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  5. That is beautiful! It glows!!

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    1. I worked to get that glow. Thanks, Pam.

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  6. Terrific use of scraps (flotsam or jetsam). We cannot possibly use ALL of our scraps - I wish we didn't have to feel so guilty about it. I plan to take a big pile of scraps to pass along as soon as I get them all in one place. For some reason, I always find scraps from others more inspiring than my own -- so I hope mine will inspire those who take them home.

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    1. That sounds like a good idea. Sometimes we simply need to use slightly different material.

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  7. love it really like how it makes your eye move

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    1. Thanks, Changing the original parings helped make the movement work.

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  8. Oh, I think this may be my fav coin quilt of yours. I'd be interested in which pairs you found didn't work and why. And if I was making it I probably would have stopped at the first layout (since moving things about is not what I like to do most of the time because I'm never satisfied) but I can see that playing around some sure has its advantages. It absolutely glows.

    I can't throw away scraps since that's actually how I began making quilts...quilts were the end of the fabric food chain. I didn't know people actually bought fabric to make a quilt. Most of my life I've been very poor so learned not to waste, make do and be frugal which kind of became a way of life. Some of my flower garden paths are scrappy. Great use for the tiniest of scraps! The smallest strings tie up tomatoes and flowers to the trellis and birds carry them away for their nests. And this year I've been making a variety of crumb blocks just to see how many donation quilts I can make.

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    1. Originally I paired very similar colors in close value. You can see it in the first photo. It made things very static with no way for the colors to move from one block to the next. The final arrangement paired fabrics close in value as well as many with more contrast. Moving the blocks around on the design wall also helped.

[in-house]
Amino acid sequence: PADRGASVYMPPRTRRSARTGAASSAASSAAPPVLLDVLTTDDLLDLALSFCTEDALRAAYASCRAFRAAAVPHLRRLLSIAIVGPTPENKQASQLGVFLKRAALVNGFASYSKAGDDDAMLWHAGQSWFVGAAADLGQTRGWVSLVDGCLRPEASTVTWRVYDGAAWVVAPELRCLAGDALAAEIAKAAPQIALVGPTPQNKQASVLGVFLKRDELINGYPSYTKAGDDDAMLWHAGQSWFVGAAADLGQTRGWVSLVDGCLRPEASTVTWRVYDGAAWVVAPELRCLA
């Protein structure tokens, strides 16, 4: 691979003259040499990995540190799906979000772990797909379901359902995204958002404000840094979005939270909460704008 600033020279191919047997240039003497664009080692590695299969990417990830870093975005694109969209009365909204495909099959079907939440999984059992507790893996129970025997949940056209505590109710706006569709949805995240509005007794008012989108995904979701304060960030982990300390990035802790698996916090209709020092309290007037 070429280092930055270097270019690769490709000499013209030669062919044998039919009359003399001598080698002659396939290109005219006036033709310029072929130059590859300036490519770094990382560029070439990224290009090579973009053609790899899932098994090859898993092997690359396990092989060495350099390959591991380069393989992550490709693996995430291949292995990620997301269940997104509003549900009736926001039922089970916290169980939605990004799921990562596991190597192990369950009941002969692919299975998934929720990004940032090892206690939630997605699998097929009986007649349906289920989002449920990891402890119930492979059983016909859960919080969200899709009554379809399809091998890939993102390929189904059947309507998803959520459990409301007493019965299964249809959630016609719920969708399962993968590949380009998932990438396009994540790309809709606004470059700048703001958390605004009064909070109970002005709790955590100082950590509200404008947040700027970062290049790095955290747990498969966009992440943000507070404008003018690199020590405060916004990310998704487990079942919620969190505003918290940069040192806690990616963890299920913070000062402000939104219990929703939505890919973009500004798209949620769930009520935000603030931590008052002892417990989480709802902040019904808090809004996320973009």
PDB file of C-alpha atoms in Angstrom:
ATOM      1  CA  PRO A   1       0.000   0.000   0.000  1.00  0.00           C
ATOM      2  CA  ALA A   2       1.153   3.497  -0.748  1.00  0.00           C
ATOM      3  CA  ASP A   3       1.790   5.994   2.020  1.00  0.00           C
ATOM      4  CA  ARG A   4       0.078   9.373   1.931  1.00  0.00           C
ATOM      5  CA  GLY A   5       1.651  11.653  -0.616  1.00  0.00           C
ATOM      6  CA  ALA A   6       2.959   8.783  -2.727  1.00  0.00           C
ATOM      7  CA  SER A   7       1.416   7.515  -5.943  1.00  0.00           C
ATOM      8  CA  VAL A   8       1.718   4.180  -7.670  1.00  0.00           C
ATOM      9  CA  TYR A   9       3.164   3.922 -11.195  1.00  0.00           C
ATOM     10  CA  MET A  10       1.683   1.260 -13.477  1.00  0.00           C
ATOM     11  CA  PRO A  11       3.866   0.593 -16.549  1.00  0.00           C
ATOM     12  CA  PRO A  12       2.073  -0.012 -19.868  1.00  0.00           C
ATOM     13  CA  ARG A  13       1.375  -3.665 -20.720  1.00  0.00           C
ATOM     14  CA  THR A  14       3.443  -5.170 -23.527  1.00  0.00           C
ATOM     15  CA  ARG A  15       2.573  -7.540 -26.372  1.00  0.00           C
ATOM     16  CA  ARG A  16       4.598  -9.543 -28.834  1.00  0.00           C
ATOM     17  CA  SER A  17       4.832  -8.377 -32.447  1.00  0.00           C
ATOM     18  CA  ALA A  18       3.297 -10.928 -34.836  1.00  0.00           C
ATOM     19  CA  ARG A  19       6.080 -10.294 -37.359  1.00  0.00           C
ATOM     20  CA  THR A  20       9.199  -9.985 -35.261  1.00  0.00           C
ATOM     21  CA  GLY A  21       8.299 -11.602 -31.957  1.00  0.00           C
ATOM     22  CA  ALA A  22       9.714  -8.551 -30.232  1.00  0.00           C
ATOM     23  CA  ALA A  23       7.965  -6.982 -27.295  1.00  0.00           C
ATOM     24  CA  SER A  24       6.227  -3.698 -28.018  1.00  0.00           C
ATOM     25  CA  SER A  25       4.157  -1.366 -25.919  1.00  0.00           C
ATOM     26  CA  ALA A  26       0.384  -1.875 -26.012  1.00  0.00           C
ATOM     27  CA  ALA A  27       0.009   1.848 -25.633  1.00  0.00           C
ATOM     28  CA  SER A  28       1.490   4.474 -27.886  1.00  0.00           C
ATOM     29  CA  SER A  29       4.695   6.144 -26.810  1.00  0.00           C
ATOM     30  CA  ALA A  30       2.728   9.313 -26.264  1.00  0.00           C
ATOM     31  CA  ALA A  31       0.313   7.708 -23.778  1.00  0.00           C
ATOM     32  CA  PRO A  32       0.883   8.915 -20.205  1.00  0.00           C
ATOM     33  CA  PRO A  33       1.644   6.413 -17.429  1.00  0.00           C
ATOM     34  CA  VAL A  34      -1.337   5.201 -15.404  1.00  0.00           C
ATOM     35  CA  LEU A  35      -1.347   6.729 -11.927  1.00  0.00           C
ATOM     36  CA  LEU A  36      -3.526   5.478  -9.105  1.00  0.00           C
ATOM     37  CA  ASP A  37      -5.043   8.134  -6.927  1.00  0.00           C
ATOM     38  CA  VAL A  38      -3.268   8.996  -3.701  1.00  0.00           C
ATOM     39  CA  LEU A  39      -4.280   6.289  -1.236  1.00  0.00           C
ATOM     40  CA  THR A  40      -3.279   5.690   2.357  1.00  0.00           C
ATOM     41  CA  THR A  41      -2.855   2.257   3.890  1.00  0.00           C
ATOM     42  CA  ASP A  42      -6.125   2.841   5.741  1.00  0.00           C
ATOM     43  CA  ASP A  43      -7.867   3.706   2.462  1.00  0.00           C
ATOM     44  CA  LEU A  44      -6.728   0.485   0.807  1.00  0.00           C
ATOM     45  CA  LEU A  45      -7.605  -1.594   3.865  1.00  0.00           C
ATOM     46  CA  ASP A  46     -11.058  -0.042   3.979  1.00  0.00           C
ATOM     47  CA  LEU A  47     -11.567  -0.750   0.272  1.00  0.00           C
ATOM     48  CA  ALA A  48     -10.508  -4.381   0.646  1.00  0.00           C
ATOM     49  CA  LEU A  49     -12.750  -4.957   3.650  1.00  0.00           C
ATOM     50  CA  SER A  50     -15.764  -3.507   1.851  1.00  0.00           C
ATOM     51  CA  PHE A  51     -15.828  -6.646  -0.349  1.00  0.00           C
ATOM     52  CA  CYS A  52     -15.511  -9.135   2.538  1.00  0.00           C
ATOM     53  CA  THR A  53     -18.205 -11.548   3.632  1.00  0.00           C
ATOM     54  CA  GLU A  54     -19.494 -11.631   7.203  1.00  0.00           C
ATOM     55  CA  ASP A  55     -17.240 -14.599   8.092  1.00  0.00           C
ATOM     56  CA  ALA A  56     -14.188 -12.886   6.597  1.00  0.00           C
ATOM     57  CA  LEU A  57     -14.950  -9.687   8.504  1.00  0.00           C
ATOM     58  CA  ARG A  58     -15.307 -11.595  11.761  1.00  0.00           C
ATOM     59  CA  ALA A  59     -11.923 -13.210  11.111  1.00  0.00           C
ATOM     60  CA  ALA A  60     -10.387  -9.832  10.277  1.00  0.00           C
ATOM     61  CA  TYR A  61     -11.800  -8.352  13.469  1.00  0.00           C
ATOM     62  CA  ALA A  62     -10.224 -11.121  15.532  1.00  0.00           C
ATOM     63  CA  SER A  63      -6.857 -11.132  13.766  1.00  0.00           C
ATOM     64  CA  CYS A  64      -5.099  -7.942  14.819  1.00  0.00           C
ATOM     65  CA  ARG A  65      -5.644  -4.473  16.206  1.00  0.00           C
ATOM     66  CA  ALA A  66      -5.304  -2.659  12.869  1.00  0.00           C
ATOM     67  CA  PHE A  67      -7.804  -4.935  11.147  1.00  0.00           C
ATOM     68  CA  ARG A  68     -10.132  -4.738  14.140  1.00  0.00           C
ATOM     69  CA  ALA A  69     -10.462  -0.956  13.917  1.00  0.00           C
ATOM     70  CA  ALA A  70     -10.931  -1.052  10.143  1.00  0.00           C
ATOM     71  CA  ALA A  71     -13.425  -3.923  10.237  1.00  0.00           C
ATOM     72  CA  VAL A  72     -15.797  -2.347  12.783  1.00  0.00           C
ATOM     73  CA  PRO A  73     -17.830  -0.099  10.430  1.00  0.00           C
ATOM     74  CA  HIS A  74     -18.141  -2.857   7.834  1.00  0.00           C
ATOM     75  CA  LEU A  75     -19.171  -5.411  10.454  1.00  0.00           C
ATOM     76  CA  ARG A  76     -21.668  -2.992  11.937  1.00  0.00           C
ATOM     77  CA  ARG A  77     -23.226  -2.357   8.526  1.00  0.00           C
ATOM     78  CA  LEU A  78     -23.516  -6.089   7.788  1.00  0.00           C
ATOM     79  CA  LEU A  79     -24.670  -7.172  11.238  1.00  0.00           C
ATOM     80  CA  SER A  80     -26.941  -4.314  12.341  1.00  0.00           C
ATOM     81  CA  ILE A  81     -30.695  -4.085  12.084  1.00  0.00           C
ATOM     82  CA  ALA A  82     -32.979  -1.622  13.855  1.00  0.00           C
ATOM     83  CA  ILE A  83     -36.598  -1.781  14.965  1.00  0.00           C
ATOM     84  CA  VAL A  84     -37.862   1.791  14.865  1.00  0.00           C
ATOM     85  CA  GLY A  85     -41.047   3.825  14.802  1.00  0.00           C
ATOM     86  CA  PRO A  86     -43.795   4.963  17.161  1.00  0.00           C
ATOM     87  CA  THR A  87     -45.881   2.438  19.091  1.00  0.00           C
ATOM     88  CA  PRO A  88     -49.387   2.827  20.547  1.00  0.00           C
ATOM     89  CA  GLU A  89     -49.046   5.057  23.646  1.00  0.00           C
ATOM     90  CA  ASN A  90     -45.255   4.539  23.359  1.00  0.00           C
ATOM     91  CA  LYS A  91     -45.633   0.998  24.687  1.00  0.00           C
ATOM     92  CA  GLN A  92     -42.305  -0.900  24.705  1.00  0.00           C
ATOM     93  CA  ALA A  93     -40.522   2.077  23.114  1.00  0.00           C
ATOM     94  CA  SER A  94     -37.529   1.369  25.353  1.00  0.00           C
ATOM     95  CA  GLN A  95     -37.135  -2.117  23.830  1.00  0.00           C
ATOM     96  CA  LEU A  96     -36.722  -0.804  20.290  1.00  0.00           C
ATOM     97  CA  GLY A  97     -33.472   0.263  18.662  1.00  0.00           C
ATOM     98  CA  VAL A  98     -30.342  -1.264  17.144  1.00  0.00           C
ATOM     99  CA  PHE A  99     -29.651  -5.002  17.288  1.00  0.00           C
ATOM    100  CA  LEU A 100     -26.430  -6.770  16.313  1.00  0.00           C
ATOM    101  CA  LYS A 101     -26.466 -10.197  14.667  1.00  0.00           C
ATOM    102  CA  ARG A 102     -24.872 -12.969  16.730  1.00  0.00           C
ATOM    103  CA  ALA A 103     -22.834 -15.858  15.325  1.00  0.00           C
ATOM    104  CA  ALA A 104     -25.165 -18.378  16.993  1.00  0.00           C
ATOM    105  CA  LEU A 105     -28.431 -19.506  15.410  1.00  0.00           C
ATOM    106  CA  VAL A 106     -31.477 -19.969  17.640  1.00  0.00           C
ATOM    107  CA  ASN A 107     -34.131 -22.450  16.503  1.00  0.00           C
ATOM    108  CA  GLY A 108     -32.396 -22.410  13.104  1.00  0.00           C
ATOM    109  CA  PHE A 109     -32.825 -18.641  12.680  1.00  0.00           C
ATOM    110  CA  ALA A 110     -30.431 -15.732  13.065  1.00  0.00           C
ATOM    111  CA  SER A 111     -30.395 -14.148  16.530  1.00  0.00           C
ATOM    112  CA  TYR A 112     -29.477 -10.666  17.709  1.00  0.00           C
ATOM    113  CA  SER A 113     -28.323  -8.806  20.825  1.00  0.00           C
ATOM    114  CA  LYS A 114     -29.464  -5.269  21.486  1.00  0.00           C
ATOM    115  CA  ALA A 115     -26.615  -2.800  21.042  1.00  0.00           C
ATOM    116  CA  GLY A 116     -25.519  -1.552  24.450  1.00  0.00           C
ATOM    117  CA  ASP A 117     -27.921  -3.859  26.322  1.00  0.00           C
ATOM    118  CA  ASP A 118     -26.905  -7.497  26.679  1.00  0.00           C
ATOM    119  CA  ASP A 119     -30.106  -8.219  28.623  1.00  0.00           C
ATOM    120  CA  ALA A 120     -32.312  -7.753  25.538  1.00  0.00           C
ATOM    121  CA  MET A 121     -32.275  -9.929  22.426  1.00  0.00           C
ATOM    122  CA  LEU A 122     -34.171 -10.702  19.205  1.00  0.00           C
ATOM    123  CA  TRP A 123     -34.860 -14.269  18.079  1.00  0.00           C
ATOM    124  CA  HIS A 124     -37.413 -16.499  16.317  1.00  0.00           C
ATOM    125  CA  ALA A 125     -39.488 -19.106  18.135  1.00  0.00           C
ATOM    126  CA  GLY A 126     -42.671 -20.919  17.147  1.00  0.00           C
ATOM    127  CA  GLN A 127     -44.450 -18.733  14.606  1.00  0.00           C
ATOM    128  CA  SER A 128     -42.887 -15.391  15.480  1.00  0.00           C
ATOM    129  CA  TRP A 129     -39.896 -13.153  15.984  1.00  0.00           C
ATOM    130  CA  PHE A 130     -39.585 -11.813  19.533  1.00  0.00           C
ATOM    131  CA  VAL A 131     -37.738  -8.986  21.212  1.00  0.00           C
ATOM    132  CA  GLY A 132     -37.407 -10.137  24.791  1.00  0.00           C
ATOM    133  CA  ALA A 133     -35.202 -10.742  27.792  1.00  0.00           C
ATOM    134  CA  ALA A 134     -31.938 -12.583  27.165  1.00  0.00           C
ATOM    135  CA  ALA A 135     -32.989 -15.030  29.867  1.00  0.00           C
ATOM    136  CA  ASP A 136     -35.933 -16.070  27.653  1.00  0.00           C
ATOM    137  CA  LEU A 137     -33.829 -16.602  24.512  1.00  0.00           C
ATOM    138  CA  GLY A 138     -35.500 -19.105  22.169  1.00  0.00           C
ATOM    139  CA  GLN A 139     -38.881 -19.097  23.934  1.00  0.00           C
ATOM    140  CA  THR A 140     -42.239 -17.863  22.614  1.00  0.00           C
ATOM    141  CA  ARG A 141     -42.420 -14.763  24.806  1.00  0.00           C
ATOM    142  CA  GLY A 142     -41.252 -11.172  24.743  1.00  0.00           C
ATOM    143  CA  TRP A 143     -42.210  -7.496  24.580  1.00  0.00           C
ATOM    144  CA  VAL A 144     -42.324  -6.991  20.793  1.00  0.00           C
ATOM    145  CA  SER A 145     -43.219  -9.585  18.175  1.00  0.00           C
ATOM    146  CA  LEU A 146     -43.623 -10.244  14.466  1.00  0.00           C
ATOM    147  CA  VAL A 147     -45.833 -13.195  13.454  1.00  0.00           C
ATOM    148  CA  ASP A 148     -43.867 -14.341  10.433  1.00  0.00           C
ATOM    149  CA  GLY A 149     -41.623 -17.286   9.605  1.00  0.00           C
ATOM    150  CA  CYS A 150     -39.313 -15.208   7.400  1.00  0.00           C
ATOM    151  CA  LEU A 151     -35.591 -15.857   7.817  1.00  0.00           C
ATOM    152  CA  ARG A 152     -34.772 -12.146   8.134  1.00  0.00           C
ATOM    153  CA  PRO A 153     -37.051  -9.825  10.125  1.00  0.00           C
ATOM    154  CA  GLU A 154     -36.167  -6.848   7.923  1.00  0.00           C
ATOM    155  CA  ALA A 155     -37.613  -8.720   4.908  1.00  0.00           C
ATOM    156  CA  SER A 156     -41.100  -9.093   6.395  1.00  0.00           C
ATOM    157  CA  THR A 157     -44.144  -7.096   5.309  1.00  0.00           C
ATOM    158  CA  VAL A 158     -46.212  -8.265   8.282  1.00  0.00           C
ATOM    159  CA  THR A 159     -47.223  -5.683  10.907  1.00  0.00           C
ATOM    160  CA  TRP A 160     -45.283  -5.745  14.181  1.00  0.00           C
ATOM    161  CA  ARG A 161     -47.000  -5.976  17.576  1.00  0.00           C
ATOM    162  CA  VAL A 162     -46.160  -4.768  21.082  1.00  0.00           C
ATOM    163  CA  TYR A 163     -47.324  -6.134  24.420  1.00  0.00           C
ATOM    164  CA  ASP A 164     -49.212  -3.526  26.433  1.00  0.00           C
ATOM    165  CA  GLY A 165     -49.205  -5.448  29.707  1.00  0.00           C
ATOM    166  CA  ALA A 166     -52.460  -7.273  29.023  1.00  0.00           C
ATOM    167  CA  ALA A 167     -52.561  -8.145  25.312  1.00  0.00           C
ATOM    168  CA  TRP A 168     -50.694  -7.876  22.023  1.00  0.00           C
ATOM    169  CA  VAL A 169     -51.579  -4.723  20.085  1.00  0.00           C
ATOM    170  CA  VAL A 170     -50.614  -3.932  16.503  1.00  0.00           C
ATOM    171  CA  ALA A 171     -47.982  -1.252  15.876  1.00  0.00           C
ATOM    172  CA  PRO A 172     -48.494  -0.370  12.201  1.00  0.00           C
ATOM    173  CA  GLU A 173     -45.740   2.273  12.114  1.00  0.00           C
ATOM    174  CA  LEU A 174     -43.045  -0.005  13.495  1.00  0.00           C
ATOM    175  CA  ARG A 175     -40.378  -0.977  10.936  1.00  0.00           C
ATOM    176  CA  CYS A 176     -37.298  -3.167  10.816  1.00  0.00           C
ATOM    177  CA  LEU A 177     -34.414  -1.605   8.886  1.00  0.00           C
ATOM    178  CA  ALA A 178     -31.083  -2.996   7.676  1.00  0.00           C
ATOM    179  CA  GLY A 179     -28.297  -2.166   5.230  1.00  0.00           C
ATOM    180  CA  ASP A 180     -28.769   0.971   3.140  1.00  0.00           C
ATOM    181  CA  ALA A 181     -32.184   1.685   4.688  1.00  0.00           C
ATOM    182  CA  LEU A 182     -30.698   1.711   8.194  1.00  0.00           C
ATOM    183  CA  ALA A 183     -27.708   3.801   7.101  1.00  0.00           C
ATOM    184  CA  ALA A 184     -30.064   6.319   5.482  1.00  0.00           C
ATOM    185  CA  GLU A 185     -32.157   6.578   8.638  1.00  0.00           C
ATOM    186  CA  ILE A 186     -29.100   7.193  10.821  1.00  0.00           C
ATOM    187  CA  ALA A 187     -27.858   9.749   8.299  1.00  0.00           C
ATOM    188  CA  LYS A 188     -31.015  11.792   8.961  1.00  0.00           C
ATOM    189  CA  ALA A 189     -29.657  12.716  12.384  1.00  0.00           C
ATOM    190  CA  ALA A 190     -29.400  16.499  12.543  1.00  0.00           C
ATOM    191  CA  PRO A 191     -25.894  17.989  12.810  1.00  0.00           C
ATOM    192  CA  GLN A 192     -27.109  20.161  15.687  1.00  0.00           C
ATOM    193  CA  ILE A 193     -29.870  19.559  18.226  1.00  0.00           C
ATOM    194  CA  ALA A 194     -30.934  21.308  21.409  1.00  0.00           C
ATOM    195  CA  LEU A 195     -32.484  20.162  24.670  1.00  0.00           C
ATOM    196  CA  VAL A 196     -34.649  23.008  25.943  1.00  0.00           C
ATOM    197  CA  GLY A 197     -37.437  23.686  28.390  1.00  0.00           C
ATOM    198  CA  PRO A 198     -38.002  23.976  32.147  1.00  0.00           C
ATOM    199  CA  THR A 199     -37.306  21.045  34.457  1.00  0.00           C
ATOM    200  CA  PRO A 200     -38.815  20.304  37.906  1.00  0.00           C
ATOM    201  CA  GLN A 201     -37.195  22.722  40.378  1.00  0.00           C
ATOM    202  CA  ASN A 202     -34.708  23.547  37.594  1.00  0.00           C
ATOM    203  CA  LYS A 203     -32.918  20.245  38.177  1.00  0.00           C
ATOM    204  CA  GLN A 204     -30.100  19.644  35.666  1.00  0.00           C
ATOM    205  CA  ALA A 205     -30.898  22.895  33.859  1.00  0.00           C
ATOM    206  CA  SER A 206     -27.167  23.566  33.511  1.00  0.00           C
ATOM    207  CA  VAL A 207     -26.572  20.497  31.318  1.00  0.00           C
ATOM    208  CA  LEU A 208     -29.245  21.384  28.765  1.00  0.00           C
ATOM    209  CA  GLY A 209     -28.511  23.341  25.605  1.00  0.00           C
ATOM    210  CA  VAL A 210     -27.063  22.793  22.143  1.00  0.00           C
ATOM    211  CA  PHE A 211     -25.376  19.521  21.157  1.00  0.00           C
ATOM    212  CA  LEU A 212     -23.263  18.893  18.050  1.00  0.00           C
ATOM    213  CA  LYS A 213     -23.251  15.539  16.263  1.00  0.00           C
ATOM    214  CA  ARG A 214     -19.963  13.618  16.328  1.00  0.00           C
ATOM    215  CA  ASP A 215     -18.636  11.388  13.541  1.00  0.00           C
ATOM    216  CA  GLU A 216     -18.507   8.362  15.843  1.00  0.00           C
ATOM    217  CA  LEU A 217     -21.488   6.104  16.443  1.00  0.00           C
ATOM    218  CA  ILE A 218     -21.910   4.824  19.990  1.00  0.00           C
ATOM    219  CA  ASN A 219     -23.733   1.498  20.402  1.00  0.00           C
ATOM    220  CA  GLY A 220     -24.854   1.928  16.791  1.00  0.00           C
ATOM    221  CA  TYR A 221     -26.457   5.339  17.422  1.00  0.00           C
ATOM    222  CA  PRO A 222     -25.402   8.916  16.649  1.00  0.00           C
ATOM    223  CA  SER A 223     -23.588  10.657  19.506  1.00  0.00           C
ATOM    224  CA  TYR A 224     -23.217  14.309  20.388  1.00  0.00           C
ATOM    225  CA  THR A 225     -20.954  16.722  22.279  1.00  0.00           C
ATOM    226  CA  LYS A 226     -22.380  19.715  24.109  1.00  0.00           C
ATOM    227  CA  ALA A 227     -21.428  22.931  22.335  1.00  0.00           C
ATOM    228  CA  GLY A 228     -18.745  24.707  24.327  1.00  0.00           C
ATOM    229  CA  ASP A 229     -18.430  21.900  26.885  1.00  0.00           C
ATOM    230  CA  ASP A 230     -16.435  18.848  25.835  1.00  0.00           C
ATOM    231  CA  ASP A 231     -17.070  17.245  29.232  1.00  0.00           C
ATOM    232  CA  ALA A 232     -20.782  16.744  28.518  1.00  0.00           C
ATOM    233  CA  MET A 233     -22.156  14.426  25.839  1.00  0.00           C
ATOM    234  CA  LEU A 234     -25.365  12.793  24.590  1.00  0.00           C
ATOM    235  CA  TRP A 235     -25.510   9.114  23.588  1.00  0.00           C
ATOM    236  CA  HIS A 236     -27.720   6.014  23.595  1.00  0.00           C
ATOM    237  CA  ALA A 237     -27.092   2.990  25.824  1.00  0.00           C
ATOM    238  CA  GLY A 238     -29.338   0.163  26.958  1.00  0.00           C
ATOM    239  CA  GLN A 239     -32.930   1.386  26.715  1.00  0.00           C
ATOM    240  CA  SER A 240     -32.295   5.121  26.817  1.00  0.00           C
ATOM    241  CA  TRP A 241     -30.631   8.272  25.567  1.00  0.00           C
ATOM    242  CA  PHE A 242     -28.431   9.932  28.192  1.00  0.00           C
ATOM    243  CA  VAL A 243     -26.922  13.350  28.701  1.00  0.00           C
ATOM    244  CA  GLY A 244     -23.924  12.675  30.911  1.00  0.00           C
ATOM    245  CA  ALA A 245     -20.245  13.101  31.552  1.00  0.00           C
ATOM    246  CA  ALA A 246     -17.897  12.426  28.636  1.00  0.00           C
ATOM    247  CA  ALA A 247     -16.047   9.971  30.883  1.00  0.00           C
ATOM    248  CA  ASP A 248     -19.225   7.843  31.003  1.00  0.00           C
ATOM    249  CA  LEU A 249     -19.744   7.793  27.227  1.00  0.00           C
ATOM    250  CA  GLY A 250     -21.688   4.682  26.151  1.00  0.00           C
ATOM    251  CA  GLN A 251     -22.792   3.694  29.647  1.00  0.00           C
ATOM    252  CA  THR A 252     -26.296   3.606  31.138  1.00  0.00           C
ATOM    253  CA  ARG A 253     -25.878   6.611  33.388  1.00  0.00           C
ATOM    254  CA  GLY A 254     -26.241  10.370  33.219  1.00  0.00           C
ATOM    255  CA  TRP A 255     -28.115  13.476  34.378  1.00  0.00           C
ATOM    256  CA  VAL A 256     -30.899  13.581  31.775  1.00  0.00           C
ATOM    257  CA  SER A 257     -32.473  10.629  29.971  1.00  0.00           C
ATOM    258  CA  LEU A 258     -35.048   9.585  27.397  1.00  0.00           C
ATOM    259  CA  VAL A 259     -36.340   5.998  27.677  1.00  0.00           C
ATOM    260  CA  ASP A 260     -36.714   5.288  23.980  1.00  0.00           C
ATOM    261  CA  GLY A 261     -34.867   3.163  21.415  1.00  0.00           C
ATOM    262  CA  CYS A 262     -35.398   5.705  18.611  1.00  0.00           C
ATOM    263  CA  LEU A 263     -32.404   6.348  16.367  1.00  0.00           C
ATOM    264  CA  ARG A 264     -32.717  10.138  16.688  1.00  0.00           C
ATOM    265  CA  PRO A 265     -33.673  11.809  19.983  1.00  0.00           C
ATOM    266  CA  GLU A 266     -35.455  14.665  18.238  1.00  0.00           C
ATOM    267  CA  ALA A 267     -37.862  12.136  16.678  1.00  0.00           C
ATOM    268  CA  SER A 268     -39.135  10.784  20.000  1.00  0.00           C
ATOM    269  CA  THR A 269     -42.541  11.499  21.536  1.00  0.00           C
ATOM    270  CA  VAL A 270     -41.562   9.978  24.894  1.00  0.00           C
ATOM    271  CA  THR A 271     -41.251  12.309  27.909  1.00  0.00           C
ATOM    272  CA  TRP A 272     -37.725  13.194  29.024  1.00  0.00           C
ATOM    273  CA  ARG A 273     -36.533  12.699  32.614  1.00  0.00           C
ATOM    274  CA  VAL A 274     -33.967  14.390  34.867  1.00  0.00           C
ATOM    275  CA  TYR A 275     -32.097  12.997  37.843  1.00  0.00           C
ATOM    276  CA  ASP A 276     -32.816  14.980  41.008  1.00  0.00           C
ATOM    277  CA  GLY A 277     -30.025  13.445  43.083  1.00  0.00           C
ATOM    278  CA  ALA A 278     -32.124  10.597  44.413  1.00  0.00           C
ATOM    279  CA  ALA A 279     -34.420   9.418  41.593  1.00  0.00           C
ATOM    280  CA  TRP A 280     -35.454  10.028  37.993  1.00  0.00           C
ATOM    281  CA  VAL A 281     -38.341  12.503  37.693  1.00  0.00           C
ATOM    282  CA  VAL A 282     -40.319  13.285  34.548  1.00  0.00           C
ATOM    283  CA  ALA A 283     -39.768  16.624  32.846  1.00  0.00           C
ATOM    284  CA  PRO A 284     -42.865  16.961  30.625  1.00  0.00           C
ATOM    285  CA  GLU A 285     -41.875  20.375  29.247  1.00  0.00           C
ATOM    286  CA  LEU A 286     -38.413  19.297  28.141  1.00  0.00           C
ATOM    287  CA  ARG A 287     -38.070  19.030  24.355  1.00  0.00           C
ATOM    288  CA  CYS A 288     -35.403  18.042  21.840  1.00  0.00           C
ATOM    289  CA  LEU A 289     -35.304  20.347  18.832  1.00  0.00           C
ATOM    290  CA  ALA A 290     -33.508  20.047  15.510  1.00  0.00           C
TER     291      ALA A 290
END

I rarely gave these bits away; that’s where my scrappiest quilts come from... just like you. I also notice I work from the scraps first rather than the stash. But I’m trying to clear out some space. I love your idea of tying the tomatoes with strings. Now if I could just grow them. And I’ve tried crumb blocks many times but never like my results although yours are always lovely.

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  9. I usually mix the blocks up randomly, but I really like how you have done here. I am definitely going to try doing this. Thanks for the inspiration.

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    1. The first arrangement was fairly random. It was hard to take it all down, resort, and try another layout but I’m glad I did. The final top looks so much better.

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  10. repetition is your friend here. The final product lets color repeat and cross rows, creating interesting color pattern/line. Thanks for sharing this idea. I bet you really like it too, and are happy to make something artistic from the little pieces. Hope I can sew again soon. It's a jumbled mess in the studio spaces now.

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    1. Yes, changing the value pairings created a lot more movement than I expected. This layout also blends the varied print sizes well. I am pleased with a colorful, quick quilt. I hope you get your studio put to rights soon. It’s hard to move; so many things to sort and arrange. But it feels more like home every day, doesn’t it?